My name is Charlotte, sometimes known as Ms Lottie, occasionally as The Slightly Mad Quilt Lady. This is my blog, where you'll find me writing a lot about my quilting and textile arts and a little about my family's life in a small seaside town in New Zealand. Haere mai!

Monday, December 14, 2015

A Day Sailing on the Bay

The R Tucker Thompson is a tall ship that works out of Opua, where I live.  During the summer season they take paying guests for day and evening sails and they use this money to help subsidise youth training trips the rest of the year.

I was lucky enough to have a voucher for a Day Sail for two adults and two children so last weekend my Mother in Law, myself and the two kids made sail!

What a fantastic day!  The crew gets the guests really involved in the sailing of the ship.  The kids hauled ropes, climbed rigging and sat out on the bowsprit like pros.  To give you a bit of perspective, the top of the mast is 20 metres from the waterline.

The morning was spent sailing out through the Bay of Islands.  They gave us yummy cream scones for morning tea and then we anchored in a little bay and spent some time on a beautiful beach.  

I've taken the photo above from the dinghy, the person halfway up the rigging is my 8 year old daughter and my son is up on the yardarm - but you can't really see him.  I had the other guests commenting how brave they were but the kids just thought it was fun!

The Bay of Islands at it's best.  The beaches out in the bay are just gorgeous.

The Tucker is a traditional gaff-rigged schooner.  She's so pretty when you see her sailing around and sitting at anchor.

There was swimming and swinging to be done before a wonderful barbeque lunch.  The fresh air gives you a great appetite.  And they have drinks available for purchase, so you can have a glass of wine if you wish.

I was intrigued by the 'boat bits' as I called them.  Lots of weathered wood and copper and complicated knots, pulleys and bits and pieces.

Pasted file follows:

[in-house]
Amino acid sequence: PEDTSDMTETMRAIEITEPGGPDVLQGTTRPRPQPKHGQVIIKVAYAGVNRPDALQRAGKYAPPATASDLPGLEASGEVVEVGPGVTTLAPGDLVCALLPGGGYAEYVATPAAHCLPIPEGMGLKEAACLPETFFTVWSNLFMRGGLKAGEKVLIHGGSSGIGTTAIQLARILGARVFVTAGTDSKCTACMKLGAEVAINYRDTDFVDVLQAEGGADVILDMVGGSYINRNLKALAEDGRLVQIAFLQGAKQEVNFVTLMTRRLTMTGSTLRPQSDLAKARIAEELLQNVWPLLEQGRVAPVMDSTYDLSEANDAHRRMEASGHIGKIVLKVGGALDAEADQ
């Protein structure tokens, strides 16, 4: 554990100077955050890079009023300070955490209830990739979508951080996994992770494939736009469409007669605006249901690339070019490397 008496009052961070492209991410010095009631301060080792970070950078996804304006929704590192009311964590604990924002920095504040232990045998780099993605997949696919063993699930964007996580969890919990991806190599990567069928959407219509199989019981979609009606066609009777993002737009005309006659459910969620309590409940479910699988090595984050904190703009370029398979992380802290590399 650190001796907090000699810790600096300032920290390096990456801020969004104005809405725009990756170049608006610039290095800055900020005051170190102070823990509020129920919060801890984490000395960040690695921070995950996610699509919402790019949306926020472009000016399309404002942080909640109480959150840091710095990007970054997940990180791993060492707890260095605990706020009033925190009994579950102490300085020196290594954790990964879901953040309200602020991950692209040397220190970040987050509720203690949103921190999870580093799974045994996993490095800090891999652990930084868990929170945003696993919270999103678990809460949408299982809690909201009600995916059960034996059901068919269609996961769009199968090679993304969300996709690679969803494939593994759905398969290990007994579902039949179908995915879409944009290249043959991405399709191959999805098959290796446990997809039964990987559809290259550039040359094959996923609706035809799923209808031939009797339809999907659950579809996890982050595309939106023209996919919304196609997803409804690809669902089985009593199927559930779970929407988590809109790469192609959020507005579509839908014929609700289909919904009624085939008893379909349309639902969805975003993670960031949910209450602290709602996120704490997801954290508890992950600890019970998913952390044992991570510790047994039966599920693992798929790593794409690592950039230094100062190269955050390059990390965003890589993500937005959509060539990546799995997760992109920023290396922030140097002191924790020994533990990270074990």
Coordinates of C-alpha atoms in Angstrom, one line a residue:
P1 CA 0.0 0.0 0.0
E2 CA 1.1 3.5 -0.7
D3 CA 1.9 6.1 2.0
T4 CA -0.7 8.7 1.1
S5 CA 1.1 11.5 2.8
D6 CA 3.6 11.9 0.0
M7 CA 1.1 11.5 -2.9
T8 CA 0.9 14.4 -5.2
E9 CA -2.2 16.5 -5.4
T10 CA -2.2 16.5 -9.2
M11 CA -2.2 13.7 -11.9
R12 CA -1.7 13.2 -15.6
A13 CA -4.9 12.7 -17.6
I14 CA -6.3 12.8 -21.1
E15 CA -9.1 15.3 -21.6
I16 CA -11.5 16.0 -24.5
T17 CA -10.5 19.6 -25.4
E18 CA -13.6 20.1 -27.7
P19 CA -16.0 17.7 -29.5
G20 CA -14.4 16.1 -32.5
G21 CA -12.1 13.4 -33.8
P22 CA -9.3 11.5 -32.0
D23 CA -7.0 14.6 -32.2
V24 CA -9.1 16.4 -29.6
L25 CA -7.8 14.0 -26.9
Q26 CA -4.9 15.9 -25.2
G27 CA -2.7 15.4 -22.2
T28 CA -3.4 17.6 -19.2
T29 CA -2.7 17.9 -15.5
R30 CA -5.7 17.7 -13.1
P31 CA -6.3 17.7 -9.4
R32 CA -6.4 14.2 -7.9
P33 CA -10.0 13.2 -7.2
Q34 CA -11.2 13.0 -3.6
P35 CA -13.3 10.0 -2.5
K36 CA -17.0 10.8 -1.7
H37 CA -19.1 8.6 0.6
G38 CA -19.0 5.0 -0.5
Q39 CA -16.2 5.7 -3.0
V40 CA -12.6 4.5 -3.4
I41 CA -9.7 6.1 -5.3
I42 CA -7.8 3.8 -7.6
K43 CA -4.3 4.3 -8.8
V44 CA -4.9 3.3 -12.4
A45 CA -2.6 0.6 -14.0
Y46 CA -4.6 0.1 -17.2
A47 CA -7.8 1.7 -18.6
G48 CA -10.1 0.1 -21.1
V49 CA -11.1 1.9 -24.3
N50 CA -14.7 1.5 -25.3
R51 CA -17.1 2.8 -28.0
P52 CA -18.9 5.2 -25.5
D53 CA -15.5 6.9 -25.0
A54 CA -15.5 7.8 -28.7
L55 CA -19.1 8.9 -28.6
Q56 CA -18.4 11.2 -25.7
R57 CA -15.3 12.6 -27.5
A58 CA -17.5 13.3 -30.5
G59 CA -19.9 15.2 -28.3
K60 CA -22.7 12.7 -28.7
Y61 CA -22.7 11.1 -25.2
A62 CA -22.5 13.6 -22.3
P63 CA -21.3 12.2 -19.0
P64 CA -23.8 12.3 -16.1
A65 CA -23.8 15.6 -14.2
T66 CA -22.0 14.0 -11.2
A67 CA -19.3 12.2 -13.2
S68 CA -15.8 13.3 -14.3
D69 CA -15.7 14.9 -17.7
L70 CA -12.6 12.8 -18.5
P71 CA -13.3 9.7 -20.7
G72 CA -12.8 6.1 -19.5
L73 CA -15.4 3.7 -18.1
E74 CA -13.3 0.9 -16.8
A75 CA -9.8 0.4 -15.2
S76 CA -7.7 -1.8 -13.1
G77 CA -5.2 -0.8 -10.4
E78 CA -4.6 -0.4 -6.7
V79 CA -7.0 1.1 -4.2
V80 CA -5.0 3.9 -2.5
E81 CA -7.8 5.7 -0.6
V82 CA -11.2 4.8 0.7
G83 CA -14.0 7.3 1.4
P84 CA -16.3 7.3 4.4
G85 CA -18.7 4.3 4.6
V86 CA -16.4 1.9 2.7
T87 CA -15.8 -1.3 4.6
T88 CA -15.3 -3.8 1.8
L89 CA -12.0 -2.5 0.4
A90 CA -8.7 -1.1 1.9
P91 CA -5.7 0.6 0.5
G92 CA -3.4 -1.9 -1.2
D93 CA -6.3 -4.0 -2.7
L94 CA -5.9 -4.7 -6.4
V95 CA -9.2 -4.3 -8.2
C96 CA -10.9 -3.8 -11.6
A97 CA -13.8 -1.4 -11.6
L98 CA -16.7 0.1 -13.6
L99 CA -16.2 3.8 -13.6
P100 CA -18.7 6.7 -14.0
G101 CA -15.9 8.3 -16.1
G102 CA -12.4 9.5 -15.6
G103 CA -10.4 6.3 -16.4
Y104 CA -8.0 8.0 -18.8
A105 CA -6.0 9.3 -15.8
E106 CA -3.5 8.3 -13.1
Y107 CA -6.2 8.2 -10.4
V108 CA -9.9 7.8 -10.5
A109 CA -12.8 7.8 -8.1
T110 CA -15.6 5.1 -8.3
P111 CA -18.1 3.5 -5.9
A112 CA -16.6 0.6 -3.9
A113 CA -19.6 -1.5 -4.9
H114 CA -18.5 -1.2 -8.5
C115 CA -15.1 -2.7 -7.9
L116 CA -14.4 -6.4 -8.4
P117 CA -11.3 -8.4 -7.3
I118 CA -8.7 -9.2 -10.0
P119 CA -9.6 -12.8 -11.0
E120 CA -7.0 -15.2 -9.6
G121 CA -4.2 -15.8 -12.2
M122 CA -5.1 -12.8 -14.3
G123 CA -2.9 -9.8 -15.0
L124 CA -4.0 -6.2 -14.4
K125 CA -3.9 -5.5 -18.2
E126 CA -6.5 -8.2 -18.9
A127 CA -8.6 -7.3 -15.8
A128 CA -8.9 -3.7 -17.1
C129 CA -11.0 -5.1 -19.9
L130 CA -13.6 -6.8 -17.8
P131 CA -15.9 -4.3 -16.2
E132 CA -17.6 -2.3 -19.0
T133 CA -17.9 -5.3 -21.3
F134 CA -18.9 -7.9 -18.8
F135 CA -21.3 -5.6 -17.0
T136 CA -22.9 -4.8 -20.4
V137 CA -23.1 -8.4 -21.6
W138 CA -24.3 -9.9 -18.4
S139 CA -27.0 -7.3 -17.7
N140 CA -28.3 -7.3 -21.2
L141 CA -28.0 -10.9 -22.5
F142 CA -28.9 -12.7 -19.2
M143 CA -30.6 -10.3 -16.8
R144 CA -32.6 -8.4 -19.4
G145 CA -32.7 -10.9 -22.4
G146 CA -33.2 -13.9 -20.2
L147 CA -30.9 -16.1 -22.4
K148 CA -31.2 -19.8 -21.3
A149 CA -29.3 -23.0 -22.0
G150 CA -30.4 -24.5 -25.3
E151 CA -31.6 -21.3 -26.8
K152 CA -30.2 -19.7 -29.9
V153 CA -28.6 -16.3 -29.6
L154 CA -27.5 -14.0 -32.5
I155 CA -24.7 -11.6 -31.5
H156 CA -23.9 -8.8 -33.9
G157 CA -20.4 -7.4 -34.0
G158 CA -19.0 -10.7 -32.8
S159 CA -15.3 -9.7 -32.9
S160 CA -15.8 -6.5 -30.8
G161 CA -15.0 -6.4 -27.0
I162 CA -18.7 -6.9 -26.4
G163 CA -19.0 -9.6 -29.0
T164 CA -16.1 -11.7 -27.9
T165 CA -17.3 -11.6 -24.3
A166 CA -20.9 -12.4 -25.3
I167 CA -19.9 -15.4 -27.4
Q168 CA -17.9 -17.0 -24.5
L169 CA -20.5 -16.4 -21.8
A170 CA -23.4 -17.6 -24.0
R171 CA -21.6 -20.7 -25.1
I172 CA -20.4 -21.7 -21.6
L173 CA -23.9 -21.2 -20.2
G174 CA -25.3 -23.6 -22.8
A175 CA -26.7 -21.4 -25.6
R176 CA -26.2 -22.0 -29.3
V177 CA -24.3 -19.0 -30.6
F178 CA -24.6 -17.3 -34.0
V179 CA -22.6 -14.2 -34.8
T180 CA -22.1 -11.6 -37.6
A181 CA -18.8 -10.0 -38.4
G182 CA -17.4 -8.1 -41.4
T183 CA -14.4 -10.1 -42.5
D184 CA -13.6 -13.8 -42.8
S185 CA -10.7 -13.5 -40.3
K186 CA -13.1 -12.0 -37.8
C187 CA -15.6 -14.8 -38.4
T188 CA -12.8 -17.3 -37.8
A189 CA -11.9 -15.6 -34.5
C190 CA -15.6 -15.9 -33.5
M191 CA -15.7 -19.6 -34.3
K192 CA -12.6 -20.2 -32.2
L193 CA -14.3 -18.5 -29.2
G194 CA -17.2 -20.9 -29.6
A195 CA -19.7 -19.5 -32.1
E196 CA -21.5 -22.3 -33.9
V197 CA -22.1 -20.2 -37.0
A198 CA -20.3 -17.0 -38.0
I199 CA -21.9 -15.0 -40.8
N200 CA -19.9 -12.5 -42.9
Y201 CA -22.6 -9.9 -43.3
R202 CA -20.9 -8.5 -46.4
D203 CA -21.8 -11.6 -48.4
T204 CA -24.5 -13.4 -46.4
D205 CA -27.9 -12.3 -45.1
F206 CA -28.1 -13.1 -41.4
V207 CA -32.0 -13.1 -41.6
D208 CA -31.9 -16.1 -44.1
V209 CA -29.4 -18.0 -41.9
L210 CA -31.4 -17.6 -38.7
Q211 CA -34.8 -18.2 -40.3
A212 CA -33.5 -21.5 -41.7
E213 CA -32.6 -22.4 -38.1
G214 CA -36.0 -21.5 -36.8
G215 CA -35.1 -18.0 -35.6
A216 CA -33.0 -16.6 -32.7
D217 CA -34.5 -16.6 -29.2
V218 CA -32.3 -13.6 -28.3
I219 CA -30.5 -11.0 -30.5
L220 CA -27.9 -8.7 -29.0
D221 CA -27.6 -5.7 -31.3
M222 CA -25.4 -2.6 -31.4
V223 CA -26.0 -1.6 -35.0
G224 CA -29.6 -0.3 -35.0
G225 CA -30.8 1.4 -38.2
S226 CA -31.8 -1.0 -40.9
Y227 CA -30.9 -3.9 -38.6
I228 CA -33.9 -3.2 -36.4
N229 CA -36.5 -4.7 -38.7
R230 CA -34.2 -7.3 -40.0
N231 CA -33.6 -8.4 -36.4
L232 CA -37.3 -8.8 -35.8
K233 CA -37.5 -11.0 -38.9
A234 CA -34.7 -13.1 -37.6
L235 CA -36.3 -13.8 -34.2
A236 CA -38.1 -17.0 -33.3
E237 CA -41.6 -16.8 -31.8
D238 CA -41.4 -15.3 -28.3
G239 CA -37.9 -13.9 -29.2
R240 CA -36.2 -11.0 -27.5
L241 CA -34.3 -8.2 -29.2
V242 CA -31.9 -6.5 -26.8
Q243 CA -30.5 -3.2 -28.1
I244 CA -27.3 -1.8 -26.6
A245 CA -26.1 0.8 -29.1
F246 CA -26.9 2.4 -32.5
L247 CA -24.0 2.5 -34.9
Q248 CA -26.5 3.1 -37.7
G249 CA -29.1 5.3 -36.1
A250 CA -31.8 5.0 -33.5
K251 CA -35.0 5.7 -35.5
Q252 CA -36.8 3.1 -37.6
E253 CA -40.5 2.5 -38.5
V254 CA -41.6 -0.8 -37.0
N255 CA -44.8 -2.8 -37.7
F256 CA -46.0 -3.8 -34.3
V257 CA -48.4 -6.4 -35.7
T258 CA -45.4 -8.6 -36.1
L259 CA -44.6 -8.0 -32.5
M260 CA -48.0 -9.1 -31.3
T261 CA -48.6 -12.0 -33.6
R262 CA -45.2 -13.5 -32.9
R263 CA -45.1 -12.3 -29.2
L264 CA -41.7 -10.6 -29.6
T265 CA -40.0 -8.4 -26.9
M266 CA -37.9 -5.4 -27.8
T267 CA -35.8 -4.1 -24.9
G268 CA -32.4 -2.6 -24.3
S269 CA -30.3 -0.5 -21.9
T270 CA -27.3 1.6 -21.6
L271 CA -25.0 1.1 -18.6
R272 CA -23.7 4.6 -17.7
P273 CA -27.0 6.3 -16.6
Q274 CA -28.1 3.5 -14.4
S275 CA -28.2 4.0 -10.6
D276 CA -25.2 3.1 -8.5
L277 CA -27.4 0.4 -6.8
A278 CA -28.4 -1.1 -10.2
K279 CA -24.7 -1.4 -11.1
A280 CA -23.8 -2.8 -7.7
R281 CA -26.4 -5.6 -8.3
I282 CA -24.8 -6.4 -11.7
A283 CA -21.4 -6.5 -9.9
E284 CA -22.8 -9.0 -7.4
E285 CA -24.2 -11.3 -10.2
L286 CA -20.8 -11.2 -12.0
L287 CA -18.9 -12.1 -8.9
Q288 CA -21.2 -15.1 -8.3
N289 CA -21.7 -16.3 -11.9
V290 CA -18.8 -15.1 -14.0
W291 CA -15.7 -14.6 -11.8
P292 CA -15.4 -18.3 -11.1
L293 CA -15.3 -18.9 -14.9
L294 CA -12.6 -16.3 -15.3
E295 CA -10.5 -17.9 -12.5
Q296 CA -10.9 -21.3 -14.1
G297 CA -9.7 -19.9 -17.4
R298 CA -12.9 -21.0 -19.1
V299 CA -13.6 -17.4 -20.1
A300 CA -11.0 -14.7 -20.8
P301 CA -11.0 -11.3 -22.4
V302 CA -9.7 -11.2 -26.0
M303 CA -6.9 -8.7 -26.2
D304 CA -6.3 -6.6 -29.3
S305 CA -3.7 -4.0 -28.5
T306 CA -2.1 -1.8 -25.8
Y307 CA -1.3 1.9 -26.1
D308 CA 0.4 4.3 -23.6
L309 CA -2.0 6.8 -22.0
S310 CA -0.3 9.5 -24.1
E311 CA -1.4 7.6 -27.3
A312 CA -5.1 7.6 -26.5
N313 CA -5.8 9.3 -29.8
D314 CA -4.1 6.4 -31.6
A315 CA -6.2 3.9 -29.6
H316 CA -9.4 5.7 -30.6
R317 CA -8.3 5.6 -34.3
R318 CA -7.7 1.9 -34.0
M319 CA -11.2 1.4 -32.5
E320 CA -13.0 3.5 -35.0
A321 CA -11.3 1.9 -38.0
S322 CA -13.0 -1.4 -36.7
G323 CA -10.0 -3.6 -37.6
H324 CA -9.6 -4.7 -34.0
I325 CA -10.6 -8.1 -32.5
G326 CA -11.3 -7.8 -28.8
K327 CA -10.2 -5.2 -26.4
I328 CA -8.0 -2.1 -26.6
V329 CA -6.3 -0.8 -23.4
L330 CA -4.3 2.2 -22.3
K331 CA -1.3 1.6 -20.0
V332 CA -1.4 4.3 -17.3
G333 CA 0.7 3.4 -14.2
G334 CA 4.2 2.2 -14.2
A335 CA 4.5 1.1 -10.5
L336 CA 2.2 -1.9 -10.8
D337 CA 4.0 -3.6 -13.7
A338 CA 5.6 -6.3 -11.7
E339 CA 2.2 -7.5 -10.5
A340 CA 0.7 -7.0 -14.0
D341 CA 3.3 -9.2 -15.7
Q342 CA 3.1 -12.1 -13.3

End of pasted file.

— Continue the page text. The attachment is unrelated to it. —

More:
My son is particularly keen to get back on board and go for one of the youth training week-long trips.  He has to be at least two years older, and he can't wait!  After he's done a trip like that, he can be a volunteer crew.  Because the Tucker is run by a trust, they use volunteers when they can.  One of our crew this trip was a 15 year old that the kids knew from their school.  And he was confident and competent - great to see.

Oh yeah, did I mention we saw dolphins too?!  So lucky!  We had a good breeze that was great for sailing, we had nice weather which made it pleasant and everyone had a fabulous time.  What a perfect day.

So, if you are ever up this way, check out the R Tucker Thompson and book yourself a day sail.  I would thoroughly recommend it

Tuesday, December 1, 2015

Interview with Mary Hawke - Best of Show Winner Auckland Festival of Quilts 2015

Mary Hawke was the proud winner of Best in Show at the Auckland Festival of Quilts 2015 with her quilt 'Dear Jane'.  A big thank you to Mary who spent half an hour of her time chatting to me about making 'Dear Jane', her love of small blocks, how she gets things done and lots of other quilty goodness.